Consequently, he would not be astonished to see men snatch out of the air an influence—an inner heat or pneuma—of which they know no more than that it visibly warms, lights, and works for them, and, invisibly, transmits their speech and vision to one side of the world on the instant that they themselves speak or look from the other. And the news that unknown influences from out of the skies lash and tear through all matter everywhere at all times would be received by him with perfect calm.

Being an astrologer, he would, of course, go to Greenwich Observatory, to learn more about those influences. There he would be given monographs on terrestrial magnetism—its daily and seasonal tides the world over, magnetic storms, sunspots, auroras, and so forth, but all discussed without any relation to the severity or incidence of prevalent epidemics and diseases. From Greenwich he would certainly push on to tell the B.B.C., who would him that there are unknown heavenly influences which prevent millions of bold youths and blushing maidens from hearing the music they would dance to—influences which at times cause the spoken word to die out under the stars as the note of a rubbed finger-bowl dies when the hand is lifted.

Presently—for he was always stronger on theory than research—he would fetch up among the laboratories, where, if he was as lucky as I was this summer, he would be shown marvellous films of infected tissue being subjected to the influence of an influence called radium. Then, I fancy, the fun would begin. Up to that point, he would find the main axiom which he had quoted three centuries before accepted, proven, and in use; the influence, the inner breath, the pneuma —not only exceeding all bounds of wonder and belief in its proper manifestations, but, under the name of electricity, piping and singing in the market-place on a commercial basis.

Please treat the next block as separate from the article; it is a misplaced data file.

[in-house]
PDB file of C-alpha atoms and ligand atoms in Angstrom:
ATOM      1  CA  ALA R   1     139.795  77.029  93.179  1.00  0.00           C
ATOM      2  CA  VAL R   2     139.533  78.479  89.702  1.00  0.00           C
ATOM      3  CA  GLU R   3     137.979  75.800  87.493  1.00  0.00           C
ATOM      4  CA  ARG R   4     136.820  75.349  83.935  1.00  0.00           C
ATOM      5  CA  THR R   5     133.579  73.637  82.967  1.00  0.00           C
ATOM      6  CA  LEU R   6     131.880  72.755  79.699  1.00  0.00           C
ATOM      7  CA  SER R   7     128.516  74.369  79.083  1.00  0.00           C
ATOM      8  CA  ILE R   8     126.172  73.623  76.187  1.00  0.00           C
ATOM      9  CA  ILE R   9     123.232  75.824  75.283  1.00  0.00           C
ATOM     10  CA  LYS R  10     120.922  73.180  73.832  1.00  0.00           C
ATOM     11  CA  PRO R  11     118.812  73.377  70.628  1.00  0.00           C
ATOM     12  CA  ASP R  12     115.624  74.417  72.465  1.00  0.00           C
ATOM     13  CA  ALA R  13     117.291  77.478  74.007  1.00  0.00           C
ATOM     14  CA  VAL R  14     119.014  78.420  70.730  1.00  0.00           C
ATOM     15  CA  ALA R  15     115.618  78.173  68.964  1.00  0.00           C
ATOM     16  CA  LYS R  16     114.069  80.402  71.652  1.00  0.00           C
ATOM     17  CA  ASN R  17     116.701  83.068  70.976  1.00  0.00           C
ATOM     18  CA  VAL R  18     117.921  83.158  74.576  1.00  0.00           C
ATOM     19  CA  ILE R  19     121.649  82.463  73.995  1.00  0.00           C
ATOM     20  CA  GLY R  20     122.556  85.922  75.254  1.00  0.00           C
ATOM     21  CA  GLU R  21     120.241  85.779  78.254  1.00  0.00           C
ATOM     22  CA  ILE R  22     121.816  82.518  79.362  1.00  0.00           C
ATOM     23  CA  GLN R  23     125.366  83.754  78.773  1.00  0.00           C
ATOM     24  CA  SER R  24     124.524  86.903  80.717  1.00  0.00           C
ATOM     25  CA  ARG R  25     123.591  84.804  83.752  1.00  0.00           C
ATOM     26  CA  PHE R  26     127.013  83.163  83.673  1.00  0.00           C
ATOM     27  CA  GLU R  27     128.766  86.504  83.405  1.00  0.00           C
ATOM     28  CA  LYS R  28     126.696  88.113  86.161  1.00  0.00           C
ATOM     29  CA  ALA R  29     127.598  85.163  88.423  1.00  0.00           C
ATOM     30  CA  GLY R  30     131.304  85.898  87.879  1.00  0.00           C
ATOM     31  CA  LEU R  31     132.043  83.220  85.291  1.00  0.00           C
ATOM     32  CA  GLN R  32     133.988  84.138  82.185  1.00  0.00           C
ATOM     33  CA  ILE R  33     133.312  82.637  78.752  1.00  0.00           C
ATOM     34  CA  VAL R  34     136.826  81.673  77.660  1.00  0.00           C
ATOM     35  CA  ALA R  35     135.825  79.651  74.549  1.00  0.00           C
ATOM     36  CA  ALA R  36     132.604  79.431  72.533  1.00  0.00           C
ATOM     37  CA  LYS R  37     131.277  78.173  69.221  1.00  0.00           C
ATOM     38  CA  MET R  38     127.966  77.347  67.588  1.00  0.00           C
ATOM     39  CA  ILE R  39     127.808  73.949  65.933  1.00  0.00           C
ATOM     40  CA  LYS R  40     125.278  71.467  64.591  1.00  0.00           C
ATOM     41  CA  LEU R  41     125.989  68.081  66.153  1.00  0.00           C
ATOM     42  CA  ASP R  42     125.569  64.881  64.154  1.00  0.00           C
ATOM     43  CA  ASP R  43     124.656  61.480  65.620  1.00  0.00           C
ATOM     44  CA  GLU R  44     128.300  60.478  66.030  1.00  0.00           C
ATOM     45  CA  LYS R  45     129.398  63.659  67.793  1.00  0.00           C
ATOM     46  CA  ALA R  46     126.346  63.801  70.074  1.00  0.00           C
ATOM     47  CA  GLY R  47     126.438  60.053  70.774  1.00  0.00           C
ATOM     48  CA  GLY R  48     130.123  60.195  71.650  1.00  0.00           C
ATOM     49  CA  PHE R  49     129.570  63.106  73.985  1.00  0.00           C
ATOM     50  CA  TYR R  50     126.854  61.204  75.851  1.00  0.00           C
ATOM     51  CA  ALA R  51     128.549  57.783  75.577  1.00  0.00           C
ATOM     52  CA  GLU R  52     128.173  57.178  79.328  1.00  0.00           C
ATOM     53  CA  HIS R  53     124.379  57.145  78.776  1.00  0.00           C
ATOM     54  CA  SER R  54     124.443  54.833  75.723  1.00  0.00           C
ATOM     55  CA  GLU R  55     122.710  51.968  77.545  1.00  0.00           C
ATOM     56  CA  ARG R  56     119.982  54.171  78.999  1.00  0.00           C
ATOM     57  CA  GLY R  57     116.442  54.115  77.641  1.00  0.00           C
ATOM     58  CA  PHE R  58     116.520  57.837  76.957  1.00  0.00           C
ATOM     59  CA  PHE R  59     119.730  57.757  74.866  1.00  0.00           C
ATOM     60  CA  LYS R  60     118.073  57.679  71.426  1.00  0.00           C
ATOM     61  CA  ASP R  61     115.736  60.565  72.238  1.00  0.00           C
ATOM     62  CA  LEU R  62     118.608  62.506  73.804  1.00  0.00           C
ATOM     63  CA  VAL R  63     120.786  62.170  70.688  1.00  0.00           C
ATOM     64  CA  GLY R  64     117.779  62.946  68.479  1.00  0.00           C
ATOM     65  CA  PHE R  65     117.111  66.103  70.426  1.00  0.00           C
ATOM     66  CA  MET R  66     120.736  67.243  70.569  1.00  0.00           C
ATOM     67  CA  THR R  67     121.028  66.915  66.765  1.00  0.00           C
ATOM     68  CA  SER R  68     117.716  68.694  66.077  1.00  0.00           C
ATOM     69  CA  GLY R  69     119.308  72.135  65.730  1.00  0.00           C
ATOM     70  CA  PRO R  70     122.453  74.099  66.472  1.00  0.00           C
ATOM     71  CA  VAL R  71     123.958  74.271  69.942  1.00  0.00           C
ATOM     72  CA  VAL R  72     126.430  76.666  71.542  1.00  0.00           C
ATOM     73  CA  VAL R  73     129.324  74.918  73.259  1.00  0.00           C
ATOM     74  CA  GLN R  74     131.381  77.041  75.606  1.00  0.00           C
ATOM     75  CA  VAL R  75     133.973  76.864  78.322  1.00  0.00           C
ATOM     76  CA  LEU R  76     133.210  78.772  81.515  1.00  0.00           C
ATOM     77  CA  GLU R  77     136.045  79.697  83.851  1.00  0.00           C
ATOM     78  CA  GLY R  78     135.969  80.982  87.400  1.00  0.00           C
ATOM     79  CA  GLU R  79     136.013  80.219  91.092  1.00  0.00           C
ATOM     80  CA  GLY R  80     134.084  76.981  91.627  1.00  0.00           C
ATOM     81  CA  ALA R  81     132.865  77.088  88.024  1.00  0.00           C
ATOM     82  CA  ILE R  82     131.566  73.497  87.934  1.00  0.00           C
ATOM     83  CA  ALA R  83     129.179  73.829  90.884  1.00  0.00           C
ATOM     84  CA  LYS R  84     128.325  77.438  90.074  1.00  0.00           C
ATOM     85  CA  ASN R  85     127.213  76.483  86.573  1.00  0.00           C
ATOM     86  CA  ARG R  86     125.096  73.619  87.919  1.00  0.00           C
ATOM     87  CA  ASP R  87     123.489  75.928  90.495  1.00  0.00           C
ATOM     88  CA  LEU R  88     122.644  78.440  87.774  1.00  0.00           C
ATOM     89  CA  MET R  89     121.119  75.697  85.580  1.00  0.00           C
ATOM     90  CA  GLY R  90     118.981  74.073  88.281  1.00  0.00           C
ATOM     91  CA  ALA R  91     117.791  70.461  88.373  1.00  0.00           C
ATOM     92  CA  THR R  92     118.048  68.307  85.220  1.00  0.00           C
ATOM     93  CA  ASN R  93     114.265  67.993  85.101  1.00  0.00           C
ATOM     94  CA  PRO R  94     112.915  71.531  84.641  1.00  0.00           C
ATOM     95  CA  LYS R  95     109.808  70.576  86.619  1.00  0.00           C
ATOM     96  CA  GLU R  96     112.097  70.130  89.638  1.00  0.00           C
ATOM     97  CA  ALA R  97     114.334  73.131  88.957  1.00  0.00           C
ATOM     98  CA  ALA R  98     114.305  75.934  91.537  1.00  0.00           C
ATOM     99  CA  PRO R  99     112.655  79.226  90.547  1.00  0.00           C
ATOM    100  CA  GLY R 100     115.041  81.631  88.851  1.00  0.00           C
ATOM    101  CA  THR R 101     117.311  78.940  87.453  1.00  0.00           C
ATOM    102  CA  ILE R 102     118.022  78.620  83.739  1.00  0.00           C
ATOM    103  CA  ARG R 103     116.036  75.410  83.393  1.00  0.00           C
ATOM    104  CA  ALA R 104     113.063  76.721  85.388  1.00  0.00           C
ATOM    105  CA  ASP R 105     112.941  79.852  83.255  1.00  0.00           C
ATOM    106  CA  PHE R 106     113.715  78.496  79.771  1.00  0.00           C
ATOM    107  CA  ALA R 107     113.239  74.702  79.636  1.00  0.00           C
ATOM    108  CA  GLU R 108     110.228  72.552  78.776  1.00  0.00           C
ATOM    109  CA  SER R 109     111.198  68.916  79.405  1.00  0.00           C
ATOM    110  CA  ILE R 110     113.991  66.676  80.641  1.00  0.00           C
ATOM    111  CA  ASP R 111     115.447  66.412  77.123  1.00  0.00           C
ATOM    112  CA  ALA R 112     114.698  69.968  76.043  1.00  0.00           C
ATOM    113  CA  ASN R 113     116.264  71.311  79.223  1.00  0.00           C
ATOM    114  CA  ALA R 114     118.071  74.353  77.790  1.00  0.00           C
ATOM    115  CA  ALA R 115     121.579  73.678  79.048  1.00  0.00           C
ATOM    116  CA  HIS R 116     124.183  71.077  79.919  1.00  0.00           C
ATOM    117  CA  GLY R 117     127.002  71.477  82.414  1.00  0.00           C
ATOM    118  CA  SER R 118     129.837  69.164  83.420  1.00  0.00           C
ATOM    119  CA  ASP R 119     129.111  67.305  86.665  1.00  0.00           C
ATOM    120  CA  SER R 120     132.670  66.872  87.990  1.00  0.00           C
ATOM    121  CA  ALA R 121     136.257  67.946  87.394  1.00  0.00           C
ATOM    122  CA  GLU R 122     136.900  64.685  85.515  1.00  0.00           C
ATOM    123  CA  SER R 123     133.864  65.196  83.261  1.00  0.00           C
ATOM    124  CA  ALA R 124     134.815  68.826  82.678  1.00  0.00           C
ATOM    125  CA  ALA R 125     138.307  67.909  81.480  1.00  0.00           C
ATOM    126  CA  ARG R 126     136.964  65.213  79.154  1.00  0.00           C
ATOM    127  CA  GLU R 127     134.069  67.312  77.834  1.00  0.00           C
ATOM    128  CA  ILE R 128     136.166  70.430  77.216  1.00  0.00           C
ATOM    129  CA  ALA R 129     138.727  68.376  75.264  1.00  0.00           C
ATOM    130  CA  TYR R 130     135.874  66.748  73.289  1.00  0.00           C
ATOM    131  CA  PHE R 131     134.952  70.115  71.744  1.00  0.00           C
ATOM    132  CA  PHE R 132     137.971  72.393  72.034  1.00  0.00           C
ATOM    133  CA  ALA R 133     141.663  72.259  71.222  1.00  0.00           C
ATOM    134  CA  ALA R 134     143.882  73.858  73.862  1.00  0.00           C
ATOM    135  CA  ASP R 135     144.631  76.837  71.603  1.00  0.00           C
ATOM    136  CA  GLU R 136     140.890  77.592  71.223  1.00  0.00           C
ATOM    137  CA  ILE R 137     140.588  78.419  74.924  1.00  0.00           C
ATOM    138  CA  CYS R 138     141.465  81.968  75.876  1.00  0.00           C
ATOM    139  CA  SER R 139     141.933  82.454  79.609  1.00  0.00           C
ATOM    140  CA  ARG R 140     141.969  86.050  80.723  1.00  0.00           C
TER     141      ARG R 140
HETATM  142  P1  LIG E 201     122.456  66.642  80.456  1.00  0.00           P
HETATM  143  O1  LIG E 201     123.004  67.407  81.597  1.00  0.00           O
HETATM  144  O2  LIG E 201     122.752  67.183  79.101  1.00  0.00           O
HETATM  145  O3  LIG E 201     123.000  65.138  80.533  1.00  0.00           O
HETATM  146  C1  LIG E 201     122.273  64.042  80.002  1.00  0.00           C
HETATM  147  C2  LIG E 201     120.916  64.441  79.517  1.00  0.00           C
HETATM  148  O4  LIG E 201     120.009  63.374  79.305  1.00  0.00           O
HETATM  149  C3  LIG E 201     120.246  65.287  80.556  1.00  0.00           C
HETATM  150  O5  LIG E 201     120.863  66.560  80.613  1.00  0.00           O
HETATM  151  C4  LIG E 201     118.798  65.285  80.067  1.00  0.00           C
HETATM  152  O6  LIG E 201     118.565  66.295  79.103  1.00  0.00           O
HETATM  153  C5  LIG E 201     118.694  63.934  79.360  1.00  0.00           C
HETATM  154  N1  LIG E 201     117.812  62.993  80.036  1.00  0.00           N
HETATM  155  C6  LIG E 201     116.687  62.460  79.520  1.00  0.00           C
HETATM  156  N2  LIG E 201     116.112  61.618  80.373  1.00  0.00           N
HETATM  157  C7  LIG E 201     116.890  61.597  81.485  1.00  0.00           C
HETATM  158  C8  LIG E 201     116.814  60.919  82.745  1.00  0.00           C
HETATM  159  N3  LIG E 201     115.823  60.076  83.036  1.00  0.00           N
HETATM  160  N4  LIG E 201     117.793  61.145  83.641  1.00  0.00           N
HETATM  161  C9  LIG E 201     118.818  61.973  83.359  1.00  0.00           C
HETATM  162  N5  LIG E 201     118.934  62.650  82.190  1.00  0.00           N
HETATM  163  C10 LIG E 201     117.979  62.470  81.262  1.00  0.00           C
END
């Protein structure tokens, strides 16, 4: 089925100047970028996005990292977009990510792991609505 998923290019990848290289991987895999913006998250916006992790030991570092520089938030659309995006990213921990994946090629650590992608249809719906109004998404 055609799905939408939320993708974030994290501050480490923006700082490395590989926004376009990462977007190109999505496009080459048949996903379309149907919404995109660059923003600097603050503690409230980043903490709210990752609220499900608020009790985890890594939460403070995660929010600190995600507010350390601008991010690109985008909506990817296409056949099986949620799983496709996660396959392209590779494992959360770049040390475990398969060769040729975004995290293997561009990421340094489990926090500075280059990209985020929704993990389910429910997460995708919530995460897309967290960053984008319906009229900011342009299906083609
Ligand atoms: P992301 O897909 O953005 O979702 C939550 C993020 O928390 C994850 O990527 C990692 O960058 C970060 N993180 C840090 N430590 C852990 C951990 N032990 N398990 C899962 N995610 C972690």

So, as with his smallpox case, his first question after he had seen the films would be: 'What was the aspect of the Heavens at the time these phenomena occurred?' He would take it for granted that, with the whole universe alight to signal some tremendous secret to mankind, men would naturally 'look as high as the stars.' And what answer would he get? When I asked a similar question of a man of science lately he said: 'You'd better see a doctor.' I told him that, with any luck, I expected to see ever so many of them before long. That expectation having been fulfilled to-night, I want to ask you some questions. Isn't it likely that the multitude and significance of the revelations heaped upon us within the past few years have made men in self-defence specialise more and more narrowly? Haven't we been driven headlong to abandon our conceptions of life, motion, and matter? And isn't it human that in that upheaval men may have carried off each his own cherished prepossession and camped beside it—just as refugees do after an earthquake?

Is it then arguable that we may still mistake secondary causes for primary ones, and attribute to instant and visible agents of disease unconditioned activities which, in truth, depend on some breath drawn from the motion of the universe—of the entire universe, revolving as one body (or dynamo if you choose) through infinite but occupied space? The idea is wildly absurd? Quite true. But what does that matter if any fraction of any idea helps towards mastering even one combination in the great time-locks of Life and Death? Suppose then, at some future time when the bacteriologist and the physicist are for the moment at a standstill, wouldn't it be interesting if they took their problem to the astronomer, and—in modern scientific language, of course—put to him Nicholas Culpeper's curious question: 'What was the aspect of the Heavens when such-and-such phenomena were observed?'?